This is the first part in a five-part series adapted from the Ty J. Young Inc. webinar, “5 Major Mistakes Retirees Make and How to Avoid Them.”


Considering a topic as all-encompassing as retirement investing, mistakes are inevitable. However, having the foresight to anticipate your mistakes when planning for retirement can prevent you from making them altogether. Following bad financial advice is something you might like to think you intuitively avoid; however, you may be doing it without even realizing it.

It sounds simple. Why would I follow bad financial advice? The reason is that the majority of the time, bad financial advice comes from the sources that you trust the most. Often, our friends, family members, coworkers and neighbors offer us financial advice. After all, finances are a topic common to all of us—so it’s something we can always talk about.

But here’s the issue. The advice that person is offering may not necessarily be the best advice for you. That doesn’t mean that that person had the intention of providing you with poor advice. But maybe that person is at a different point in life than you are. Maybe he or she is not the same age as you are. Or perhaps that person has a varying level of risk tolerance than you do. Each of these factors could mean the advice he or she is giving is not the same information that will work best in your individual situation.

In other words, here’s how we classify bad financial advice: If someone offers you financial advice, and it doesn’t match what you want for your money, then that makes it bad financial advice for you.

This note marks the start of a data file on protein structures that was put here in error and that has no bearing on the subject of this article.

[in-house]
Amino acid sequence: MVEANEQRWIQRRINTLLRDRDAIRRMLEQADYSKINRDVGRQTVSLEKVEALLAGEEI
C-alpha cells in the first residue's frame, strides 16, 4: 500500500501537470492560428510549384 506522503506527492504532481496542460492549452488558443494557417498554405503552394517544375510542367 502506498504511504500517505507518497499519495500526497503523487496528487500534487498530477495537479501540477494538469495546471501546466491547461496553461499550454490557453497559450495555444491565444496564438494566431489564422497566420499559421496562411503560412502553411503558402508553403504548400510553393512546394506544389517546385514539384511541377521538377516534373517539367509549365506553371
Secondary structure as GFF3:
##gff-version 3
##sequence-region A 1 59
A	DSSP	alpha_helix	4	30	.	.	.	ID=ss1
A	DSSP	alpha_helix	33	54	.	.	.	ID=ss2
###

So if the mistake is following bad financial advice, then where can you get good financial advice?

The answer may surprise you. The best financial advice comes from you. You might be asking, how do I get financial advice from myself? It’s actually pretty easy.

A national survey asked questions to people between the ages of 55 and 70 years old regarding their money. Two questions that stuck out to us are:

  • What is your number one fear financially?


  • What is the number one thing your money provides you?

Considering question one, the most popular answer was “running out of money.” Considering question two, the most popular answer was “security.”

If you agree with the answers to these questions (or even if you don’t), the next step in getting good financial advice from yourself is to ask whether your investments match your answers to those questions.

For example, if your number one fear financially is running out of money, and if the number one thing your money provides you is security, then you should have your money in a place where it is protected from potential risk. Investing your money in a manner that offers guaranteed protection of your principal is the good financial advice you are looking for in that scenario.

Of course, you still need to be able to earn a reasonable rate of return. Is it possible to keep your money protected while still earning a reasonable gain on your investments at the same time? Yes, and it’s something we help our clients with every day.

So how do you avoid following bad financial advice? Ask yourself what your number one fear is financially. Ask yourself what is the number one thing your money provides you. And then ask yourself, “Do my investments match my answers to those questions?” If they don’t, it’s time to make some changes.

Stay tuned to Retirement You Earned for the second in our series of “5 Majors Mistakes Retirees Make and How to Avoid Them.” To learn more about how our Ty J. Young Inc. financial advisors can help you make the best decisions for your retirement, call us today at 877-912-1919!
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